Both the Miami Herald and Florida Today seem to be offended that these individual lives have been caught up in a national debate about abortion rights. That's like complaining that Dred Scott got overshadowed by that gosh-darn squabble over slavery.

There is, though, a rupture of dignity when people you don't know take up your case and use it as an example in their particular political agenda. There's also a rupture of dignity when you're not competent to give consent and a judge orders invasive surgery on your body. And there's a rupture of dignity when you are killed by a saline injection and then dismembered.

Update The S.I.C.L.E. Cell comments.


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Thursday, May 29, 2003



Yet another reason to hate the New York Yankees from the Boston Herald.

"A Boston woman has filed a paternity suit against the Bronx Bombers' utility infielder, Enrique Wilson, claiming he got her pregnant, told her to have an abortion, and then shut her out."

UPDATE: Another inconvenient pregnancy, link courtesy of Diotima.

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Orlando group says Miami disabled woman will not abort fetus.

If this child is saved, and adopted by a family that loves and cares for him or her, will everyone join in celebrating this outcome? Or will some people feel perturbed, sullen and bitter about that and maybe even try very hard to prevent it from happening?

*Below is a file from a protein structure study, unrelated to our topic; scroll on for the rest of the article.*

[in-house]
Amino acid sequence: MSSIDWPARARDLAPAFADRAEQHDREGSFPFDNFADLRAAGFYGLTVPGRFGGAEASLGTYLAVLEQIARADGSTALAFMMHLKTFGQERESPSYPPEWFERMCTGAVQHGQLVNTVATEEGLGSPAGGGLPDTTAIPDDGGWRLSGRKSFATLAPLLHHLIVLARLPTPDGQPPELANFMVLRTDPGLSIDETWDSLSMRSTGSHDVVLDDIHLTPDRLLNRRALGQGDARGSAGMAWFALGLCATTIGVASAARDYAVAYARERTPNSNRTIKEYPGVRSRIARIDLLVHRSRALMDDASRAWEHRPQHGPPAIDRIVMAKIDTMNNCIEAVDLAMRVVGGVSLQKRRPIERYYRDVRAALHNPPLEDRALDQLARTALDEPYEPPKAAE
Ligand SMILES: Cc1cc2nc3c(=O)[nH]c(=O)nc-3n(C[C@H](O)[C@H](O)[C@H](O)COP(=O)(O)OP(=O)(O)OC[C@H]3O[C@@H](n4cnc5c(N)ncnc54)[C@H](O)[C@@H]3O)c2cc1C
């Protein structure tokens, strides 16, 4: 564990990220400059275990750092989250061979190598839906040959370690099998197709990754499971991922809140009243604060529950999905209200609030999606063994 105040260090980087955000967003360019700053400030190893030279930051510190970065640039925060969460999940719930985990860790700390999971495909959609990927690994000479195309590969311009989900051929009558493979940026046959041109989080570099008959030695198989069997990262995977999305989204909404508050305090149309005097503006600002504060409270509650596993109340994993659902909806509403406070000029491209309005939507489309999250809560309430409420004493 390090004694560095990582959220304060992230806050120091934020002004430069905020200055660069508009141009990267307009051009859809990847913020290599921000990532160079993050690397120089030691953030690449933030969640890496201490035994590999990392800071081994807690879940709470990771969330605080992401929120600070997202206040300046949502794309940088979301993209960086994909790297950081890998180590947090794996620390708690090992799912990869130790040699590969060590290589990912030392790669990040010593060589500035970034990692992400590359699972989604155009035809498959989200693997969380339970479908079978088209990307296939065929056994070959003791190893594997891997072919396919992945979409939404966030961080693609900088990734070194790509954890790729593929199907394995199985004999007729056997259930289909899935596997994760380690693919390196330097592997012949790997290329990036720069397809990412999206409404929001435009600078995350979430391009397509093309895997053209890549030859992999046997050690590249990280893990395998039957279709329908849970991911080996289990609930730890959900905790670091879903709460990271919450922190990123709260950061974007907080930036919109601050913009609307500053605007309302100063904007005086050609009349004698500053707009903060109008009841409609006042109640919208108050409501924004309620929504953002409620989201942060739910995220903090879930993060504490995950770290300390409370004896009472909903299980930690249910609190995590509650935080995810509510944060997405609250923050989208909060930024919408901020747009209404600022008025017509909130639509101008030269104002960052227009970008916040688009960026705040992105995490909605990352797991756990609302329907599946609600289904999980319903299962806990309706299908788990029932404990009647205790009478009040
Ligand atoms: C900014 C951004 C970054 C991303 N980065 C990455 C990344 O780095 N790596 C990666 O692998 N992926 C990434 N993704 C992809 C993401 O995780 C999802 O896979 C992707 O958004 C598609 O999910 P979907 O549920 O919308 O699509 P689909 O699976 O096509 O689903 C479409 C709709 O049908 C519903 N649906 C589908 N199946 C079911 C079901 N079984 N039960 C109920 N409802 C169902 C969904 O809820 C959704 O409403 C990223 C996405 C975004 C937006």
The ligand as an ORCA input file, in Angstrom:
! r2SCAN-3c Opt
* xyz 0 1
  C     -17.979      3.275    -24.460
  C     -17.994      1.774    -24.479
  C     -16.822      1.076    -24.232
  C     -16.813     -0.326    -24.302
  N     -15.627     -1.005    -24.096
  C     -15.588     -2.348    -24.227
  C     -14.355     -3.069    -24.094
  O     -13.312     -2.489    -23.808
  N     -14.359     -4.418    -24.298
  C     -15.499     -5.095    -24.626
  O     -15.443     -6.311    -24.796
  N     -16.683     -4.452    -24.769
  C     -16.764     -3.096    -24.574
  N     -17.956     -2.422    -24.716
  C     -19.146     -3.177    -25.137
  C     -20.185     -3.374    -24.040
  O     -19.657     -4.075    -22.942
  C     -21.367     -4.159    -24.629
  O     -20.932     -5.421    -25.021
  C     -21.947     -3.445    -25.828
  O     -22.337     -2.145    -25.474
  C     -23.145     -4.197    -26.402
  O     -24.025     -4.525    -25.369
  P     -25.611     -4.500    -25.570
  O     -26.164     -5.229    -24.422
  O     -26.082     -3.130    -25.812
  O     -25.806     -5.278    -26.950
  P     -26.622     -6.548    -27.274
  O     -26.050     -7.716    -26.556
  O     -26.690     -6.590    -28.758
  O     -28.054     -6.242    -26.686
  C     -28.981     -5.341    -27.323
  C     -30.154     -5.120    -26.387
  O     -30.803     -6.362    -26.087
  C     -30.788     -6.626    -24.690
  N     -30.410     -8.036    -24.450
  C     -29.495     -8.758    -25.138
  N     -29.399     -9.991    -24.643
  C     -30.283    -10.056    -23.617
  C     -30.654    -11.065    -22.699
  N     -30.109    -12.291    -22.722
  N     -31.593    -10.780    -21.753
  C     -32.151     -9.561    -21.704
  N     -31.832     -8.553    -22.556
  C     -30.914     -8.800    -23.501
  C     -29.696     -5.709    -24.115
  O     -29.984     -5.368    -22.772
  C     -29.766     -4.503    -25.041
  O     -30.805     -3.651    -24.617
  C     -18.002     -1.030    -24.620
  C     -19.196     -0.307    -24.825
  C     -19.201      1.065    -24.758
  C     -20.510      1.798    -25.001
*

UPDATE: Here's a picture of a 24-week-old fetus, which is the age of the baby whose fate hangs in the balance. Click through on the 3rd trimester button, and it's the top picture there.

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A shining example.

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Bias at the LA Times?

Bill O'Reilly weighs in: "This is not a liberal/conservative issue. This is an honesty issue."

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Wednesday, May 28, 2003



More attention paid to womb than to the woman herself.

That is Boston Globe columnist Ellen Goodman's take on the mentally disabled woman in Florida who is pregnant because she was raped.

Goodman is angry that this woman wasn't protected from rape and sees the ungainliness in a heightened interest in her that is due to her child and not to her. The fact that the government can't prevent rape, though, isn't a reason to suppose that it is therefore illicit for governments to protect 6-month-old fetuses.